PCs

Cheat Sheet: The WEEE Directive

...and PC recycling...
The WEEE Directive? Surely you're taking the pi...
Not at all - this has nothing to do with euphemism, it stands for the Waste Electrical and Electronic Equipment Directive.

And what's it all about?
It's about introducing measures to force companies and individuals to dispose of electrical equipment such as computers in a responsible fashion.

Such as throwing them in a skip or fly-tipping in a lay-by?
Very droll. That's exactly the sort of thing the Directive is aiming to put a stop to. Every year around 1.5 million PCs find their way into landfill sites. At the current rate that represents an environmental time-bomb.

So how should these items be disposed of?
In one of two ways. They should either be recycled component by component, ensuring any toxic or hazardous elements are 'made safe' - such as heavy metals. Or alternatively they should be reconditioned and given a new lease of life.

One organisation - Computer Aid International - will take your old PCs, service them, ensure they are wiped of any of your data and then send them off to schools and community projects in Africa. The data issue is also very important as a large number of PCs are still scrapped with hard disks loaded with sensitive information.

So that must be the better option, right?
Undoubtedly. The replacement cycles for PCs in the West means many are judged obsolete long before they would naturally stop being of any use. As such there are many good causes out there who could make very good use of them. Such initiatives will, over time also help to close the growing digital divide between the developed and developing world and will help to force progress in some of the world's most neglected countries. Rwanda is one country where Computer Aid has particularly active.

But, these computers will eventually become obsolete - even in Africa, right?
Of course, but not for some time.

So aren't we just shifting the ultimate burden to recycle unto these poorer economies?
That's actually a very good point and there is obviously some truth in that. However, what you have to balance out are the economic advantages of receiving so much computer equipment up front against the costs down the line associated with recycling. Also, surprisingly, many of these countries are actually well-prepared for the task of recycling and their economies such that there is relatively high sell-on value in the materials they extract from PCs. But if people can't be bothered contacting charities who recondition PCs what are the options for them?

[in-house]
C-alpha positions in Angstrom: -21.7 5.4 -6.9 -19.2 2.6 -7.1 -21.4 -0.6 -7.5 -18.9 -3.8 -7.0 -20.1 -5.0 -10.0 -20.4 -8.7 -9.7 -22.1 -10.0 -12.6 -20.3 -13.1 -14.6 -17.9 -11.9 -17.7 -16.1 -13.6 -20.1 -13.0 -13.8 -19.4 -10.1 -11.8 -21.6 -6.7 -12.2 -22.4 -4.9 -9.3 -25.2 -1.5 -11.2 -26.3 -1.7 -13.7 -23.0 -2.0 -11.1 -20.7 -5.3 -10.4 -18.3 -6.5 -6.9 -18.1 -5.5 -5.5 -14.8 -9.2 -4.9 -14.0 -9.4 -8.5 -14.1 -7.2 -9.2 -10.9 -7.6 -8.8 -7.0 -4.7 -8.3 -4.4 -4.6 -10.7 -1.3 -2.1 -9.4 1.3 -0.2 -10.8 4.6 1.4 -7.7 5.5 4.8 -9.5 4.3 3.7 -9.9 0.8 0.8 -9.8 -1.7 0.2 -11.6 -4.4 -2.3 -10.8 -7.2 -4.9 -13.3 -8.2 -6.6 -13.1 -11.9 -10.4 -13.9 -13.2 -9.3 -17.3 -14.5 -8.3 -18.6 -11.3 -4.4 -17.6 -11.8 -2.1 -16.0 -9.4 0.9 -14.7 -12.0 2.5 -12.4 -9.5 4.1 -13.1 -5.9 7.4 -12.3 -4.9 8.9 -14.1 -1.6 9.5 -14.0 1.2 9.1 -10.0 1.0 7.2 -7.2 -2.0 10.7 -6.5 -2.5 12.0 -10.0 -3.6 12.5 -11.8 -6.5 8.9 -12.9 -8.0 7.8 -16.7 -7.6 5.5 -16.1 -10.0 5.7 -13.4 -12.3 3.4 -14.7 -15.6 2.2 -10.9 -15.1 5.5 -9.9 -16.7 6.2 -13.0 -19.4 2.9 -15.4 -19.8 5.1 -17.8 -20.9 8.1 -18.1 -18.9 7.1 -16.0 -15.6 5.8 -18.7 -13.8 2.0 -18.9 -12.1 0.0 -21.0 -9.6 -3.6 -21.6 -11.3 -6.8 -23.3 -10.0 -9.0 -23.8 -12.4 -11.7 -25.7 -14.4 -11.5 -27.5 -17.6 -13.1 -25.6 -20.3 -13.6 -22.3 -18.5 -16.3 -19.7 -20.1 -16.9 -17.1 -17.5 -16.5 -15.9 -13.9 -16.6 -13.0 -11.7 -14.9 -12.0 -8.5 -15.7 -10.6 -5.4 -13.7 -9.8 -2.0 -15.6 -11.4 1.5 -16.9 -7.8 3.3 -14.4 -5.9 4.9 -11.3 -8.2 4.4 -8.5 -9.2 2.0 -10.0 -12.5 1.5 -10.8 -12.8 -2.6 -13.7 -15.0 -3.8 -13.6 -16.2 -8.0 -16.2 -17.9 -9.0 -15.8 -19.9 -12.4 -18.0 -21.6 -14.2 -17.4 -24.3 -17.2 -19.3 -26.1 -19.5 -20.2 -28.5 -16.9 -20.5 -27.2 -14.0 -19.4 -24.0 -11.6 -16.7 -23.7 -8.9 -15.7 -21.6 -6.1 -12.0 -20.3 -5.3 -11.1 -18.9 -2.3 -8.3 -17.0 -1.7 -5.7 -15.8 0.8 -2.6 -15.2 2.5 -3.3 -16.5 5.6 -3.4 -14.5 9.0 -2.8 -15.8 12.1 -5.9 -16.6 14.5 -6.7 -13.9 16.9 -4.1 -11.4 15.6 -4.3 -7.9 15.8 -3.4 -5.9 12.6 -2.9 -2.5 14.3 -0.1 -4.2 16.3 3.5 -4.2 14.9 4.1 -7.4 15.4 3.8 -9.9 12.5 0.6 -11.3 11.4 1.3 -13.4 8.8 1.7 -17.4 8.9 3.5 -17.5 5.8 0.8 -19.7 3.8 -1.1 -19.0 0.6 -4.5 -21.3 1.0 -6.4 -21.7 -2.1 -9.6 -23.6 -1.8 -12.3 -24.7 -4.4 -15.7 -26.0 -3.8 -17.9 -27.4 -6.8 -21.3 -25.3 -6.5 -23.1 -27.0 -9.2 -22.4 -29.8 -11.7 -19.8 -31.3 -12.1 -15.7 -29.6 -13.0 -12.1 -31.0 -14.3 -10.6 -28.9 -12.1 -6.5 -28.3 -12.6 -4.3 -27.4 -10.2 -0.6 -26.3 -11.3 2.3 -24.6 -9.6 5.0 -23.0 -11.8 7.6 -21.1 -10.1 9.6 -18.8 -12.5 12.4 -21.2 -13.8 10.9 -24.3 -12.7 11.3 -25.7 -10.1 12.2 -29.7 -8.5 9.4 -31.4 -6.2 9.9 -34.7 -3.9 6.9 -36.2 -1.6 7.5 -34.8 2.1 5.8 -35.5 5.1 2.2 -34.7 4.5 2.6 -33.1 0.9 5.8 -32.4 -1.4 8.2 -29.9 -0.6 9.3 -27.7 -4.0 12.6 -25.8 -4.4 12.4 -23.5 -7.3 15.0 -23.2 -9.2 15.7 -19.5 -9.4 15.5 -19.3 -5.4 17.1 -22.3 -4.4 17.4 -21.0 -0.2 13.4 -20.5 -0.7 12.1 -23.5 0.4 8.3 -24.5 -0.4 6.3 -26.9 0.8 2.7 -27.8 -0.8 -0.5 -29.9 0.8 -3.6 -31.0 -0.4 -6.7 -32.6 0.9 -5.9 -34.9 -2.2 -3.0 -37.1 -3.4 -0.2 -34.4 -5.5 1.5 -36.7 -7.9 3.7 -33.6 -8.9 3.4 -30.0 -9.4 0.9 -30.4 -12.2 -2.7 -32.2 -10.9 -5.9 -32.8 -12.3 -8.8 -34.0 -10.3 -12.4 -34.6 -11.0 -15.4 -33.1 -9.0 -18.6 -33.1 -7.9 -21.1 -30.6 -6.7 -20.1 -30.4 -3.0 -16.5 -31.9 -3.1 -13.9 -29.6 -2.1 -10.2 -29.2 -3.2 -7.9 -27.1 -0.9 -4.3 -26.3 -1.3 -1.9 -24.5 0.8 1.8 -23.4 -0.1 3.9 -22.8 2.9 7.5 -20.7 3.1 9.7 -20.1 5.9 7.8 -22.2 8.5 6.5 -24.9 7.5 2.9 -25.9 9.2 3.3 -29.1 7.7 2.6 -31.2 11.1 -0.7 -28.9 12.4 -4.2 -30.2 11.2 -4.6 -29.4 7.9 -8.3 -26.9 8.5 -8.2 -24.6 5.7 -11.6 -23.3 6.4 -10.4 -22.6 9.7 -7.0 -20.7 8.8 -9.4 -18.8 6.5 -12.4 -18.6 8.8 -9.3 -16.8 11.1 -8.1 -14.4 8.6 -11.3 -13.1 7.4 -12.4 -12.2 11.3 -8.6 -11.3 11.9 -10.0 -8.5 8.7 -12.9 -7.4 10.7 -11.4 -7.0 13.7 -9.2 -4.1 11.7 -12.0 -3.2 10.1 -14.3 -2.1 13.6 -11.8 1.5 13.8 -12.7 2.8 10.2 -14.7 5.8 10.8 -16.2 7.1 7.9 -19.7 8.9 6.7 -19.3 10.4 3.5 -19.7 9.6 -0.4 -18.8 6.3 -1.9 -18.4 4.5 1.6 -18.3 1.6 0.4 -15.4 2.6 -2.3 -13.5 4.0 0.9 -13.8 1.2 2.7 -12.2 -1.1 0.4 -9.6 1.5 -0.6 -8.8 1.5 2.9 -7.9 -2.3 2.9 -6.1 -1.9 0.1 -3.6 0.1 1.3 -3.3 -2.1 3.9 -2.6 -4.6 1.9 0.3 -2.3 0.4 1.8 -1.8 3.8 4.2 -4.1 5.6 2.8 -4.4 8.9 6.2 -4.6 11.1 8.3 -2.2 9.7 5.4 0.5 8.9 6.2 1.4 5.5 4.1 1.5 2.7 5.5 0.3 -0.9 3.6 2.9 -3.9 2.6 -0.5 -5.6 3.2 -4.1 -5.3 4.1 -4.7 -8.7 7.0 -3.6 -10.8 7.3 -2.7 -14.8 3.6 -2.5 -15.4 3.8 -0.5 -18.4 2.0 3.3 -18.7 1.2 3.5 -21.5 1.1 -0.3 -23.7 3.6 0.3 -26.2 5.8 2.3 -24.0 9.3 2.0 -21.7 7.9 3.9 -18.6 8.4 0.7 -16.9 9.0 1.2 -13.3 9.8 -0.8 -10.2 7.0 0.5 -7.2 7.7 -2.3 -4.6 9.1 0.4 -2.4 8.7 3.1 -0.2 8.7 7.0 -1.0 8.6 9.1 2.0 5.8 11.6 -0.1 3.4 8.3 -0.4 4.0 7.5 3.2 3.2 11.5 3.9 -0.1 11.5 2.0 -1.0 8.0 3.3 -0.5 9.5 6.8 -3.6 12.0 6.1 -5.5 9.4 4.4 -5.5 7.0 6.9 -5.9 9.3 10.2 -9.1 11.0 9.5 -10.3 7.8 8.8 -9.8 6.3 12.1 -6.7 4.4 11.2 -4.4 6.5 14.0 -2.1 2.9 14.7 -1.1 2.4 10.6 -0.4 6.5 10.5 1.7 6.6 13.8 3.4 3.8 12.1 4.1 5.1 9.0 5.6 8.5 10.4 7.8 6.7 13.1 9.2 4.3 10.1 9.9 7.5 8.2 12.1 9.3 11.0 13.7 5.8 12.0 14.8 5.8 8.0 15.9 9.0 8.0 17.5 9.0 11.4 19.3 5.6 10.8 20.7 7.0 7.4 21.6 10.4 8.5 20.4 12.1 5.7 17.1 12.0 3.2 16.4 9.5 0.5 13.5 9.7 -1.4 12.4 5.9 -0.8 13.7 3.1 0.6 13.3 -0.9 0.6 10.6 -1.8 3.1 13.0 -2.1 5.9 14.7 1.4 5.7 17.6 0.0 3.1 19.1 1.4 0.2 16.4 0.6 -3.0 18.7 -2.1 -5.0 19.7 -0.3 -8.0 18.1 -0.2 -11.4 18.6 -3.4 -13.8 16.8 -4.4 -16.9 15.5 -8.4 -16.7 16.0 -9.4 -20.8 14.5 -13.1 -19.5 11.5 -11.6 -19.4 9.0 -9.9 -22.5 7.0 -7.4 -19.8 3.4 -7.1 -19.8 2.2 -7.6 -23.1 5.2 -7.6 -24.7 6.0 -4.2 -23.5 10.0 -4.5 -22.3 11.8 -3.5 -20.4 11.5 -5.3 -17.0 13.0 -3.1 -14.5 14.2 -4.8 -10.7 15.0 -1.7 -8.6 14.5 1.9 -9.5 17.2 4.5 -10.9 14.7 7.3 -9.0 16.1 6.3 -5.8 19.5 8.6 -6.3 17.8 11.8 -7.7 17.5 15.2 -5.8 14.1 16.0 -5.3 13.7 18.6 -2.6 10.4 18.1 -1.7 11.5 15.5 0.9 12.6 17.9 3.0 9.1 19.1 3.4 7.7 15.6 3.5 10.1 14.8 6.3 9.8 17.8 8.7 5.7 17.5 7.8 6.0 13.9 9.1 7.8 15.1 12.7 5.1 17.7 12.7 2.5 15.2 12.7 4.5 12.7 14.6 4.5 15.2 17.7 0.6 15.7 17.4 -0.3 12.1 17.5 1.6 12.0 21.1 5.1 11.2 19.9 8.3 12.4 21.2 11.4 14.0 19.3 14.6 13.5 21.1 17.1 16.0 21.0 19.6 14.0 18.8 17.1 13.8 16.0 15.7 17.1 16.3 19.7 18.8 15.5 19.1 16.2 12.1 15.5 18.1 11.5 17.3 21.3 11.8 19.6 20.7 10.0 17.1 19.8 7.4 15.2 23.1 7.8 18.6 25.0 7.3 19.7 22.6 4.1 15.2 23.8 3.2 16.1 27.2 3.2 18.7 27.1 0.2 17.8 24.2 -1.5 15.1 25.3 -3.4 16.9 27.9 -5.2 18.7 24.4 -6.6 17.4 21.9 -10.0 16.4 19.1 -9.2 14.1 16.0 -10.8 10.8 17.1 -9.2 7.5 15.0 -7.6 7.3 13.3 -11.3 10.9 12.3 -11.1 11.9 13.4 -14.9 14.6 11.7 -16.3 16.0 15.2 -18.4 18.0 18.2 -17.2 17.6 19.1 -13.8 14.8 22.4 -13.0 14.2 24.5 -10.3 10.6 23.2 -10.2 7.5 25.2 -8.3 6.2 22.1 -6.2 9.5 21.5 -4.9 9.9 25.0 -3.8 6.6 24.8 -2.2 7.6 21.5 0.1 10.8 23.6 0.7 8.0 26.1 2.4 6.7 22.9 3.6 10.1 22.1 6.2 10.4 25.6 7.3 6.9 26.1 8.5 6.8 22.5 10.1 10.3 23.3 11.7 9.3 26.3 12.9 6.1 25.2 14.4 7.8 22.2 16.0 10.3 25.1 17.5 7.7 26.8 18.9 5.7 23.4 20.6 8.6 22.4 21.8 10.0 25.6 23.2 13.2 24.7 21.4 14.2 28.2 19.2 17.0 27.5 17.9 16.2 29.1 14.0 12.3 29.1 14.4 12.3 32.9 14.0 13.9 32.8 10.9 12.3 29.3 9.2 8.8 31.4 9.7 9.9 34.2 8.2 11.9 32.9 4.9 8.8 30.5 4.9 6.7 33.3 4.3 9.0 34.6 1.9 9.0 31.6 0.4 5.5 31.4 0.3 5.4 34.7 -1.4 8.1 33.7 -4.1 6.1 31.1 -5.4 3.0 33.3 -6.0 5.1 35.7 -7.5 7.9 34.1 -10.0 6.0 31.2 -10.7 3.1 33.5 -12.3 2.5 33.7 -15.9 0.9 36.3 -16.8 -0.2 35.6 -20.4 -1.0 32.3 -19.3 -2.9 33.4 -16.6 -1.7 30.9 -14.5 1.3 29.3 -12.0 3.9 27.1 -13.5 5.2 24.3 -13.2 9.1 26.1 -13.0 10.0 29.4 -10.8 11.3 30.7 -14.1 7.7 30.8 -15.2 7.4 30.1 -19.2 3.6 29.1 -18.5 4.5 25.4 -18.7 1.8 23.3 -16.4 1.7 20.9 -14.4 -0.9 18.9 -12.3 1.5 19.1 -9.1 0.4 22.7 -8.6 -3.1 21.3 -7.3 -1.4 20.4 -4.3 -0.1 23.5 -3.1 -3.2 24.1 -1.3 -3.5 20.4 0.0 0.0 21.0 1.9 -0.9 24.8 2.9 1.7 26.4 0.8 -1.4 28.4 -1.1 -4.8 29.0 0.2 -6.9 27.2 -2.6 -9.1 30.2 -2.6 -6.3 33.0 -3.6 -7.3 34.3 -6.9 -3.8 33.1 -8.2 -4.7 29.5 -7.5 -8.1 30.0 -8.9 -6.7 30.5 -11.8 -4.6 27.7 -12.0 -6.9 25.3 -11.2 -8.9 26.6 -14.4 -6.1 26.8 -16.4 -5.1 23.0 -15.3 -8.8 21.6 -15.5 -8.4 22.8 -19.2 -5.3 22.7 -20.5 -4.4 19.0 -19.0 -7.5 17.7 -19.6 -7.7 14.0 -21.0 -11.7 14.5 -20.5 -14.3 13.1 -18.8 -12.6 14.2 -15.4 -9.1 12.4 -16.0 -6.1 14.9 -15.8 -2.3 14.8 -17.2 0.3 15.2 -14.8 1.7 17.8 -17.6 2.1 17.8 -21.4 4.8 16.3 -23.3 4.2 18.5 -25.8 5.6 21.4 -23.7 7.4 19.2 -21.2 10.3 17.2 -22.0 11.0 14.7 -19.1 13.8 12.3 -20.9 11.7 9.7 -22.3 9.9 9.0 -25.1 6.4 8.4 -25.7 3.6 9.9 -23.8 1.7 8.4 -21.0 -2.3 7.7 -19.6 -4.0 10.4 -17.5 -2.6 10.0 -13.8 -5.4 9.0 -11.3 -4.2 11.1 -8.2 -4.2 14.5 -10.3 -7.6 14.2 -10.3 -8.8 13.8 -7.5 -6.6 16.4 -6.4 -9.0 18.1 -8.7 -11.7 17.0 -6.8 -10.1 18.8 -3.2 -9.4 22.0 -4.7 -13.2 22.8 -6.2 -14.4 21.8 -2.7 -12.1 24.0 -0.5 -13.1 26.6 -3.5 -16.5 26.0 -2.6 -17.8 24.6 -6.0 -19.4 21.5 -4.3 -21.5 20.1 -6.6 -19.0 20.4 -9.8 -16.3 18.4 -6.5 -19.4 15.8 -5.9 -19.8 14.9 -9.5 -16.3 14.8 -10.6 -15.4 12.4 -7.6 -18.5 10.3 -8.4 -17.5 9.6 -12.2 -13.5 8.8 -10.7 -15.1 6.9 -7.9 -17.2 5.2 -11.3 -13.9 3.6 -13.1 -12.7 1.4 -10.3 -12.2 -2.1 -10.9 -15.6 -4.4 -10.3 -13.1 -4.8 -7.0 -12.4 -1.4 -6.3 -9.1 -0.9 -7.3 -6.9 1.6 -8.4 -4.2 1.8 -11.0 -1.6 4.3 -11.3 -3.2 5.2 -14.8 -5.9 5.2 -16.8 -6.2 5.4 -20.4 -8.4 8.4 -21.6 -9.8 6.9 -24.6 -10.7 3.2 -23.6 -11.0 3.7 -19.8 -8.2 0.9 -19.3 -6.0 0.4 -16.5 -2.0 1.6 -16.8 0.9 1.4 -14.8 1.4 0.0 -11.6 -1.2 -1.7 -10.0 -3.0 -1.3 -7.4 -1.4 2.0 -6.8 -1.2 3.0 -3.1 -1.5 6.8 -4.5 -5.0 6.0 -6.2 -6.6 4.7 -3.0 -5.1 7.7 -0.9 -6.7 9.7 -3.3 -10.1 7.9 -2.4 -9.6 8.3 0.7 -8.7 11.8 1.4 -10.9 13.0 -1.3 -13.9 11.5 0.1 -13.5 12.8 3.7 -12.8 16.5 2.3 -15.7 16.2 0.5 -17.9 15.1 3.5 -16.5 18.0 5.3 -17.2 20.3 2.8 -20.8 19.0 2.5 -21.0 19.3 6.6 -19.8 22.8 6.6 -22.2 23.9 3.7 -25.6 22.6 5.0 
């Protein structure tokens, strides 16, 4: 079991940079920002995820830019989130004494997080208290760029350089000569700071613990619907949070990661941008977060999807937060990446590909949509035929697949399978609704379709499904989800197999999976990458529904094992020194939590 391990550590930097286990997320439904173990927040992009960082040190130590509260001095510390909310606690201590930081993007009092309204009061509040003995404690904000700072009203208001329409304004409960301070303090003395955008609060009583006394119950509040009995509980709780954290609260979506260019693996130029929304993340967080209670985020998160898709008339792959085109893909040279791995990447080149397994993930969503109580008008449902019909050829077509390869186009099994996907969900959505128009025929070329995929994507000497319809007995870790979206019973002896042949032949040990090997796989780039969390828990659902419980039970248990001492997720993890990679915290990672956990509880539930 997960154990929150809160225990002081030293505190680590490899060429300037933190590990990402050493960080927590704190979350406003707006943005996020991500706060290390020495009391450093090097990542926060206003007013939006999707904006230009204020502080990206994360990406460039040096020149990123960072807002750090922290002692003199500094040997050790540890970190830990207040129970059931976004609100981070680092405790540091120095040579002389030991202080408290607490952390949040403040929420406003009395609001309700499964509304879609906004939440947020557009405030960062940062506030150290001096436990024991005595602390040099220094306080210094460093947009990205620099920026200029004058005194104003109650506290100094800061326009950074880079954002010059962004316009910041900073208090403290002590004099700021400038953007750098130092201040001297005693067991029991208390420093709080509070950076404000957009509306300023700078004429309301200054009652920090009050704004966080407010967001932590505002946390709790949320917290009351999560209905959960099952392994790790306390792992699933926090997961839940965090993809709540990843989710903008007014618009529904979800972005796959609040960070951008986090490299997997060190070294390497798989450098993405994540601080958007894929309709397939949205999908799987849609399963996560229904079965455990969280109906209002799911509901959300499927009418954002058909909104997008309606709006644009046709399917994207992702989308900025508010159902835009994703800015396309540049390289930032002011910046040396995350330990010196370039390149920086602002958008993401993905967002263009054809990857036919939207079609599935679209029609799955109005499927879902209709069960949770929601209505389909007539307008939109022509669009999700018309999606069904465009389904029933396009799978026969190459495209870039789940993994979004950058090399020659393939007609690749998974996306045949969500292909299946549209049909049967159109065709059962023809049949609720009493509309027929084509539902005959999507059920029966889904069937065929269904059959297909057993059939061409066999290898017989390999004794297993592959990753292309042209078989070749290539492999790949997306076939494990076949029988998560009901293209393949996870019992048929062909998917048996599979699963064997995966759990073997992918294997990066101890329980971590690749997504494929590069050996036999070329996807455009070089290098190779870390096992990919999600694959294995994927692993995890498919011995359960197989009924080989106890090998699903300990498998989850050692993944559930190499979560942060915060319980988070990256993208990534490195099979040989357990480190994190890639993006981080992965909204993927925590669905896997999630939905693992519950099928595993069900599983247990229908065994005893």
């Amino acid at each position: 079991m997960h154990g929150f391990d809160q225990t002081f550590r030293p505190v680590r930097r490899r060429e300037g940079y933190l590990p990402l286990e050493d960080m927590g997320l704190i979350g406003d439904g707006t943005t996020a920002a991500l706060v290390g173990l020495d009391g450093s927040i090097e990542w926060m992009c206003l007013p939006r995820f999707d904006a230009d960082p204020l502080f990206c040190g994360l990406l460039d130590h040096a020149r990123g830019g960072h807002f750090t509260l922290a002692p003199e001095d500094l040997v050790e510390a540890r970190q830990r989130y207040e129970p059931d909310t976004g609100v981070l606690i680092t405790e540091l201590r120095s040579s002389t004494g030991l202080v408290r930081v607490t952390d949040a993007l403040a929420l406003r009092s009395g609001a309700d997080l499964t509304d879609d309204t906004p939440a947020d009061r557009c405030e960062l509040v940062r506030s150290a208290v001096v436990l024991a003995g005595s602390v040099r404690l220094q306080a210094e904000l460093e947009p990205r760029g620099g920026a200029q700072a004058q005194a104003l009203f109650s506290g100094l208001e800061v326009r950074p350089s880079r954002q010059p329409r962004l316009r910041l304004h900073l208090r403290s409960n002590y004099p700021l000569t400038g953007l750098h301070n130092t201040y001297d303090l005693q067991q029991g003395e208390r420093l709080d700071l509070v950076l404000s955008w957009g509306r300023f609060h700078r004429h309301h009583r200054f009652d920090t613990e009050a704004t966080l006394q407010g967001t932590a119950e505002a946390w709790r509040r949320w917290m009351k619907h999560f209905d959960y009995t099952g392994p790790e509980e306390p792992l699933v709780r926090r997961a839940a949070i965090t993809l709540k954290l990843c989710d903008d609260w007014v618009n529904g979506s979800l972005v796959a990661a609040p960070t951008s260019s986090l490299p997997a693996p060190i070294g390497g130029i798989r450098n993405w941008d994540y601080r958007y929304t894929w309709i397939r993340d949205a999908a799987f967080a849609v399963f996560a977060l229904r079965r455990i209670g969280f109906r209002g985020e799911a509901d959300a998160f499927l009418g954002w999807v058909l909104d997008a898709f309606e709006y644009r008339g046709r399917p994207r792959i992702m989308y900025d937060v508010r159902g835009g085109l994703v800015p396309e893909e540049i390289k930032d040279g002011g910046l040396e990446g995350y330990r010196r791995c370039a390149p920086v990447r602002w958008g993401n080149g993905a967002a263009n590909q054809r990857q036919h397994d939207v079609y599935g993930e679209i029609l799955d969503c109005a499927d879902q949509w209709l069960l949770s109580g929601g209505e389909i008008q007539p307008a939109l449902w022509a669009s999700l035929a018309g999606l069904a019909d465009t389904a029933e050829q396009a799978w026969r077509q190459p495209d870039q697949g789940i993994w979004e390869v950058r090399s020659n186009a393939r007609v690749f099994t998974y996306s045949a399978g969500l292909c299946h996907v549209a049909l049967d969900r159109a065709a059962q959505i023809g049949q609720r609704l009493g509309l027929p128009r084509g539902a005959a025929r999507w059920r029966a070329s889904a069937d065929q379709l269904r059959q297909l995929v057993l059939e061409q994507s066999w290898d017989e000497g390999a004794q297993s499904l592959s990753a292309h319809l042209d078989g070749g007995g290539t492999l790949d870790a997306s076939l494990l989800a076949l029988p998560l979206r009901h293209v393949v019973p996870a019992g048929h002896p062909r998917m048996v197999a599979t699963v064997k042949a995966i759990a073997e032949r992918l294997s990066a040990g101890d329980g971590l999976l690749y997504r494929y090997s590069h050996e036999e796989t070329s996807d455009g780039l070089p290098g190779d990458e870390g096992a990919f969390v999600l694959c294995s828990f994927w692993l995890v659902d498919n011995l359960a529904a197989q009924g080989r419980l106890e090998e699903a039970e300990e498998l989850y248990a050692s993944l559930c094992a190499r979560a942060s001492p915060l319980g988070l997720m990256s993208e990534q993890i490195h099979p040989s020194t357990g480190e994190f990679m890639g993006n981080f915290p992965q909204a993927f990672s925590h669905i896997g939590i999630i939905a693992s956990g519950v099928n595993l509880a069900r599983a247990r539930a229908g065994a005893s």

Well firstly it's worth stating that they are incredibly lazy if that is the case but they will still be required to do something more constructive than dump the equipment in a skip outside their office - or face fines or other measures. The PC will have to be collected by or taken to somebody qualified to break it down and make safe all components.

And who will pay for that?
This is where is gets a little more complicated. There is talk of the manufacturers footing the bill - the Dells, HPs, IBMs and Apples of this world. But of course consumers are aware those costs will likely be passed on to them in some way, shape or form. There is also talk of local councils having to foot the bill and set up schemes such as those to recycle glass, paper and plastics. But again it goes without saying that consumers will likely pay more at the end of the day in terms of council tax.

I'm spotting a pattern here...
Indeed. There is a very good chance that for all the grants, manufacturer taxes, donations and subsidies that the consumers and businesses will pay a little more for computer equipment under the WEEE Directive.

Shame.
Well it is and it isn't. Of course none of use wants to pay more for anything, but in the past we have all probably been slightly irresponsible with such and matters, so perhaps it isn't too much to ask that we pay an extra pound or two for the proper disposal of such items.

And when does this all come into effect?
Another good question. The UK has already missed one deadline which passed almost unnoticed in August.. Then the DTI said 'October'. So any day now.

So anybody thinking of replacing their PCs should rush out and do so now, while they are still allowed to skip the old stuff?
It's likely there may be some who feel that way, but I would urge them to contact Computer Aid International who would be more than happy to hear from them and would ensure their PCs found a very welcome new home.

Imagine the glow of being environmentally friendly and doing something good for the developing world - it's a double-whammy of conscience easing proportions.

If you're interested in donating your old computer(s) to Computer Aid International, click here for more information.

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